“Fasting is like a shield” [Archives:2008/1191/Community]

September 18 2008

By: Wafa'a Sa'eed Salem
[email protected]

Fasting is the fourth pillar of Islam. The other pillars are faith or testimony, prayer, charitable giving and pilgrimage to Mecca. During the month of Ramadan, Muslims fast from dawn to sunset, if they are able.

While fasting during Ramadan, individuals refrain from eating and drinking and practice abstinence. It is a time of worship and contemplation to fulfill Allah's commands and keep away from all sins. It's also a time to strengthen family and community ties and be on our best behavior.

The importance of fasting is that it is secret worship. The characteristics and virtues of this type of worship are as follows.

The rewards of such worship are granted to fasters directly from Allah, as noted in the Hadith (the sayings of the Prophet Mohammed): “Fasting is for My sake and it is I who reward it. The faster gives up his sexual desire, his food and drink for My sake. Fasting is like a shield. The faster has two joys: one when he breaks his fast and the other when he meets his Lord. The change in the breath of the mouth of the faster is better in Allah's estimation than the smell of musk.”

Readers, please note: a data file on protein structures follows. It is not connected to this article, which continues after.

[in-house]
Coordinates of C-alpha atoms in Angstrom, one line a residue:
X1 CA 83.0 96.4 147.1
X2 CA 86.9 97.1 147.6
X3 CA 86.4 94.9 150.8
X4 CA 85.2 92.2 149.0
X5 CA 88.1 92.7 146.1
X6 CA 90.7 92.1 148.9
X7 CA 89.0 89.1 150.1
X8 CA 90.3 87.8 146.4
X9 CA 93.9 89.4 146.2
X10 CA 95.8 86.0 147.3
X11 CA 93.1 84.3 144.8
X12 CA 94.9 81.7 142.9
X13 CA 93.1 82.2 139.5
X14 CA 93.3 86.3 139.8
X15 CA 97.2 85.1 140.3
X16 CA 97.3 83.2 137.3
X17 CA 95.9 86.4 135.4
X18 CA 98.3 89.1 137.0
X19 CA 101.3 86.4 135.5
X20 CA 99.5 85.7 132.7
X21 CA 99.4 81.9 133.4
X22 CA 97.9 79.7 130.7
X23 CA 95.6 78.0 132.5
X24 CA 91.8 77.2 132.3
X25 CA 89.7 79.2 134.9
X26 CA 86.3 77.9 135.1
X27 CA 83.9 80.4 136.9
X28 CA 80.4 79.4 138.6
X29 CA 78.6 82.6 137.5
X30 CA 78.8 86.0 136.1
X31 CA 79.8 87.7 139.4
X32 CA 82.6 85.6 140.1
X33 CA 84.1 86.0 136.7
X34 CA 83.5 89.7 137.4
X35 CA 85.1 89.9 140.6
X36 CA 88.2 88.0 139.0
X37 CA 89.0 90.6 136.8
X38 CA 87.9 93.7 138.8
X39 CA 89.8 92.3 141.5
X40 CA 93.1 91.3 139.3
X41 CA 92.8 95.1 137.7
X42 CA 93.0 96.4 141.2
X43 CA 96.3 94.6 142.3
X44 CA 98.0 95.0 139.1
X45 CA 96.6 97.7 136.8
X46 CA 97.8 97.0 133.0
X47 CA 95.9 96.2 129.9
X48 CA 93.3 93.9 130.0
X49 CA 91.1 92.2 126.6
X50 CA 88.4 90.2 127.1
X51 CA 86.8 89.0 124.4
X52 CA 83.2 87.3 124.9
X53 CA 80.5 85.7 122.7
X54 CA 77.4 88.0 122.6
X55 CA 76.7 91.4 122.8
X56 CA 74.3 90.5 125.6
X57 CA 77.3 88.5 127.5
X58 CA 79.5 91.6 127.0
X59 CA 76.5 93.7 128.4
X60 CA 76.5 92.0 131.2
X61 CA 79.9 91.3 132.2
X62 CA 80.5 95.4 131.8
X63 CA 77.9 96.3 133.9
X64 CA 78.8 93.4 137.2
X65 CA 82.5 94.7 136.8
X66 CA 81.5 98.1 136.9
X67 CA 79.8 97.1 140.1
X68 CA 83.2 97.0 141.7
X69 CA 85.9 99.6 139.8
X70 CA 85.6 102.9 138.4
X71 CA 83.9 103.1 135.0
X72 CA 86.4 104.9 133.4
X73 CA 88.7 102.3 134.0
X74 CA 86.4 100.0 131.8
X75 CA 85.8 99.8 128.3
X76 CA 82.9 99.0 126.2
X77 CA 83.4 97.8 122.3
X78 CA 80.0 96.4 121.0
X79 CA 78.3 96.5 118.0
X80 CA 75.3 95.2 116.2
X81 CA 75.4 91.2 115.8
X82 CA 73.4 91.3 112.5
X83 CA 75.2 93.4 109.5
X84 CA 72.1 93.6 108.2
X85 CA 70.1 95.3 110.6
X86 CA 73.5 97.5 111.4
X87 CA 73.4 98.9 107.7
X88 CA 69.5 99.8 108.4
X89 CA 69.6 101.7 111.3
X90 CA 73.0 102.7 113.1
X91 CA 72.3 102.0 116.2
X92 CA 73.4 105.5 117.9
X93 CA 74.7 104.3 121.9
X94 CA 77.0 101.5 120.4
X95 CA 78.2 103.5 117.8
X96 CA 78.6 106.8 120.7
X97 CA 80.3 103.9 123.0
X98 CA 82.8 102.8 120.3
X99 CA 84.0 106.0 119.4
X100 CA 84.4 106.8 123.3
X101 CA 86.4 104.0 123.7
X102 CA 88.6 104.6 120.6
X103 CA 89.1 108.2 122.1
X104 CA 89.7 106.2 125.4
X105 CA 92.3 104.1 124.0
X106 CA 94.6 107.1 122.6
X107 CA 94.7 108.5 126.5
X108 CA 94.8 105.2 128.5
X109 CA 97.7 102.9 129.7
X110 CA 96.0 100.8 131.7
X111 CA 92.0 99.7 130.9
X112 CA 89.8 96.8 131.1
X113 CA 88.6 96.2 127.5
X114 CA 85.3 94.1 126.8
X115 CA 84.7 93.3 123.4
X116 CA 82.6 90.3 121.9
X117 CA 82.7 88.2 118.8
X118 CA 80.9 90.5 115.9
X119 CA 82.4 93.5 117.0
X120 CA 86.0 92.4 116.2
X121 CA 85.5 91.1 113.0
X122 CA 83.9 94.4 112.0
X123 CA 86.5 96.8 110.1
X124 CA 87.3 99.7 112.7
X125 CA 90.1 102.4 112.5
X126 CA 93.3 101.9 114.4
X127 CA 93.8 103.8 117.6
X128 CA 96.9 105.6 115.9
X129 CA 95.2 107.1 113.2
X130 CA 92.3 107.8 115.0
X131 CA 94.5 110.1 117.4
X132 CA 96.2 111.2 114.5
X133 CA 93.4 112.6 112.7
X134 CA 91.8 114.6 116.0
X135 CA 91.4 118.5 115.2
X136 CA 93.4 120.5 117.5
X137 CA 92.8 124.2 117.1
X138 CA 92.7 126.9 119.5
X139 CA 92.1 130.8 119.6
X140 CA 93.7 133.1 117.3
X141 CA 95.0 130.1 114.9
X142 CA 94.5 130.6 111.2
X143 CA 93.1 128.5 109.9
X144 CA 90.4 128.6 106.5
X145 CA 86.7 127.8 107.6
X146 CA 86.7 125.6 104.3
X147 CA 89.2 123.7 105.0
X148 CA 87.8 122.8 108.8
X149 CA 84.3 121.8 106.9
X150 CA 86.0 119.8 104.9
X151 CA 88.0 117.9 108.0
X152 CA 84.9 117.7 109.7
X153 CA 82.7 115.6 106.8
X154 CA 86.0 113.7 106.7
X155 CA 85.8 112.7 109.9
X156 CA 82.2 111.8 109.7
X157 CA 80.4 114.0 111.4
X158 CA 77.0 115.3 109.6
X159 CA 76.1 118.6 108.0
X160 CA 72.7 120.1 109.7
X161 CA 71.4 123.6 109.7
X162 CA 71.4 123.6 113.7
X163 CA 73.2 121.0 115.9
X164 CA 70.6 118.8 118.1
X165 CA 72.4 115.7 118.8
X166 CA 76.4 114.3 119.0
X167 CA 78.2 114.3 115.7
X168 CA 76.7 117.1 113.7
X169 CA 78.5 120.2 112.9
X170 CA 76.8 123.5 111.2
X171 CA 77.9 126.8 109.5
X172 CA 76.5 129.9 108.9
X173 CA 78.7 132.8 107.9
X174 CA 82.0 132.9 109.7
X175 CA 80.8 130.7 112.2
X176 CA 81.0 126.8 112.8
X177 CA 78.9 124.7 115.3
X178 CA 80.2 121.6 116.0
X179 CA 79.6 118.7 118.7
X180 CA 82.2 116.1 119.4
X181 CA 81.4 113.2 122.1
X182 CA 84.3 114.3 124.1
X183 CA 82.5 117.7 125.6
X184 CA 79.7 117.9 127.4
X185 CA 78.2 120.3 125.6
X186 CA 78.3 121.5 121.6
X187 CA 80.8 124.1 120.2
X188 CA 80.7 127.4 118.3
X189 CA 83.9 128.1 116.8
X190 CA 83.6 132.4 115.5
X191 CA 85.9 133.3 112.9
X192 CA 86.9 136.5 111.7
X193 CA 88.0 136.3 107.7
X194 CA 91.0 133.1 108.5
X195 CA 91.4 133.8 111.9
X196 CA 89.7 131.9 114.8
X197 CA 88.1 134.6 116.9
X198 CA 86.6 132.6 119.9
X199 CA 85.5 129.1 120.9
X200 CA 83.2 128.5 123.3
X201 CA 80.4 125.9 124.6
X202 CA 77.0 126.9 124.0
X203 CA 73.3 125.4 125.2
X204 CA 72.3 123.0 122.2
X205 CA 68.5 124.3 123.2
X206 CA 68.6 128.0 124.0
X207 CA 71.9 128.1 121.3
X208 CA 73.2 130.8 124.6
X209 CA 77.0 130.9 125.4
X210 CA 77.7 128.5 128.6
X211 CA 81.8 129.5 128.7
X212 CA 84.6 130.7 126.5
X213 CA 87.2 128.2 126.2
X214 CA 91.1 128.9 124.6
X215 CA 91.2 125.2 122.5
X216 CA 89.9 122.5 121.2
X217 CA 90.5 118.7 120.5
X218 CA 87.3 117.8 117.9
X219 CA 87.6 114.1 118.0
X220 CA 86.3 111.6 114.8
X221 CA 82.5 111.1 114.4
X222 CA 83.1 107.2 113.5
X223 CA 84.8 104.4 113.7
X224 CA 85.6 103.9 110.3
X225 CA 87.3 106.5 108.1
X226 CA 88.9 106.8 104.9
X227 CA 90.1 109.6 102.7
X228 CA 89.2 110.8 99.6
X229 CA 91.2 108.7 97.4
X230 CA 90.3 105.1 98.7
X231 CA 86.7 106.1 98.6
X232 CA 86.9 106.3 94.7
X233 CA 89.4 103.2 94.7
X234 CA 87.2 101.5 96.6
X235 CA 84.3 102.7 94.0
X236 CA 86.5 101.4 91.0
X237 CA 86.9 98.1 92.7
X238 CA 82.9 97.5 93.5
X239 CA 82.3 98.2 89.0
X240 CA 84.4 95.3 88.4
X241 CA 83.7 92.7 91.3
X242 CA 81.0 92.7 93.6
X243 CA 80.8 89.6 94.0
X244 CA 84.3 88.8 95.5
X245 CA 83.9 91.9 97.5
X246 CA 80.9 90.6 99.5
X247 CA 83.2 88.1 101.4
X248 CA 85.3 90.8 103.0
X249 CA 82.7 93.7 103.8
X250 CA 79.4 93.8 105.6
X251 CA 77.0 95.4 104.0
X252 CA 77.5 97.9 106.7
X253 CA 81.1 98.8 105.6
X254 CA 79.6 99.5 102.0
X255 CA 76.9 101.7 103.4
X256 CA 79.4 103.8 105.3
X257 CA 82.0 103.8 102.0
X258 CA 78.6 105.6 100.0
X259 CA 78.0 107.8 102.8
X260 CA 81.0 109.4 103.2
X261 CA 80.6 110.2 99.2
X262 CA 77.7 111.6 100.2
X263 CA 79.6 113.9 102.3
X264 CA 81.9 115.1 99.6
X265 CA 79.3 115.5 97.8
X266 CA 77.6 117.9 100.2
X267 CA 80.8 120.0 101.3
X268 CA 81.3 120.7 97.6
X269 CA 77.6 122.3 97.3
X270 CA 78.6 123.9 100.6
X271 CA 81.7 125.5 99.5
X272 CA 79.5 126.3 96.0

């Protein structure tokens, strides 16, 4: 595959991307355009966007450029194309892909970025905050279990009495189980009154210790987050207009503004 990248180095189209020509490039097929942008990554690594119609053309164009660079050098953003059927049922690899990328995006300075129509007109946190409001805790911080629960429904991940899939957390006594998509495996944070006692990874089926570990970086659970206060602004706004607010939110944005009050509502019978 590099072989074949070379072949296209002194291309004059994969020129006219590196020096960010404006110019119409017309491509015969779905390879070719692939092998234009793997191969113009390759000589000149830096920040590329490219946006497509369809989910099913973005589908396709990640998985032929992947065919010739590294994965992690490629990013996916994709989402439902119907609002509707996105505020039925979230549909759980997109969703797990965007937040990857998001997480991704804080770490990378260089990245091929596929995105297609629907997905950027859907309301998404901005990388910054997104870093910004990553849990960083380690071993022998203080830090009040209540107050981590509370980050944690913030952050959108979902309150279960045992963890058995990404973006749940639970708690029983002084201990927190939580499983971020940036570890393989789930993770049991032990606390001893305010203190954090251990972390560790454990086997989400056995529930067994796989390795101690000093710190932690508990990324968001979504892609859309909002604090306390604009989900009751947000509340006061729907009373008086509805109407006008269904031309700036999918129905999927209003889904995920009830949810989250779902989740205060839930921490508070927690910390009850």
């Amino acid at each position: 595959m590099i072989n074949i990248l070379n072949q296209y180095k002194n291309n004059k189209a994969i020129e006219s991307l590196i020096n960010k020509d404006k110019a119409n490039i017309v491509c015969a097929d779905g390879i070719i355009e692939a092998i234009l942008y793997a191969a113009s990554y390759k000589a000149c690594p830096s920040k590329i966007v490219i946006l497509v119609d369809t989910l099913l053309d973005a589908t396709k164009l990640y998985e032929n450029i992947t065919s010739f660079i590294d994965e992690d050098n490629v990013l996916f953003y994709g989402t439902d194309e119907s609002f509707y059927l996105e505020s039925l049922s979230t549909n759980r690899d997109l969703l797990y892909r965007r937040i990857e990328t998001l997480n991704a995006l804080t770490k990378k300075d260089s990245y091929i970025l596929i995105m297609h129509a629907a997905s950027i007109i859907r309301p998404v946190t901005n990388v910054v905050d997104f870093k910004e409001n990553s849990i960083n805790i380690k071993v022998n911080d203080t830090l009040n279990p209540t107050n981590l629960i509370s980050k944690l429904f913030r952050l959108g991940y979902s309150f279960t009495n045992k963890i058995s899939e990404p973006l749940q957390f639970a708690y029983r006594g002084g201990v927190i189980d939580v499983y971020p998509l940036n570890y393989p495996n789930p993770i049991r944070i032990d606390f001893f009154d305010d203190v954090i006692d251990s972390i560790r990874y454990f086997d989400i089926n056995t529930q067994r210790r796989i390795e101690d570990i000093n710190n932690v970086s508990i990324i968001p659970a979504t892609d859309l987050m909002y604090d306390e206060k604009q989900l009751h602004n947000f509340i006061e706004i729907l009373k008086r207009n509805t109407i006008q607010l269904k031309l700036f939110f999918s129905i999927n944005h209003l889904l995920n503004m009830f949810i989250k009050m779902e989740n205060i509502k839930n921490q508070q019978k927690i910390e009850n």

During Ramadan, all of paradise's gates are opened and all devils are restrained, while the angels request forgiveness for fasters until the final moments of Ramadan, Lailat Al-Qadr or the “Night of Destiny,” which is better than a thousand months of doing good deeds. Ramadan fasters receive mercy and forgiveness for their sins and are liberated from hell.

Ramadan is a time of intense worship, reading the Qur'an, giving charity, purifying one's behavior and performing other good deeds. As a secondary goal, fasting is a way to experience hunger because while they are hungry and thirsty, Muslims are reminded of the suffering of the poor.

During Ramadan, Muslims commonly go to the mosque where they spend hours praying and studying the Qur'an. Because they are urged to read the entire Qur'an during this month, its 114 chapters are divided into 30 equal parts for this purpose.

In addition to the five regular daily prayers, during Ramadan, Muslims recite a special prayer called the Tarawih or “Night prayer,” during which the Qur'an is recited in mosques every night. In this way, by the end of the month, the complete scripture has been recited.

Some Muslims also spend an entire Ramadan night in prayer. As mentioned earlier, there's Lailat Al-Qadr or the “Night of Destiny,” which is the holiest night of the holiest month because it is believed to be the night on which Allah first began revealing the Qur'an to the Prophet Mohammed through the angel Jibreel (Gabriel).

It is a time especially devoted to prayer and there are rewards and blessings associated with it. Muslims are told in the Qur'an that praying throughout this night is better than a thousand months of doing good deeds. No one knows exactly which night it is; it is simply one of Allah's mysteries.

In short, we must take advantage of the entire month of Ramadan to do good deeds and ask Allah to accept our deeds.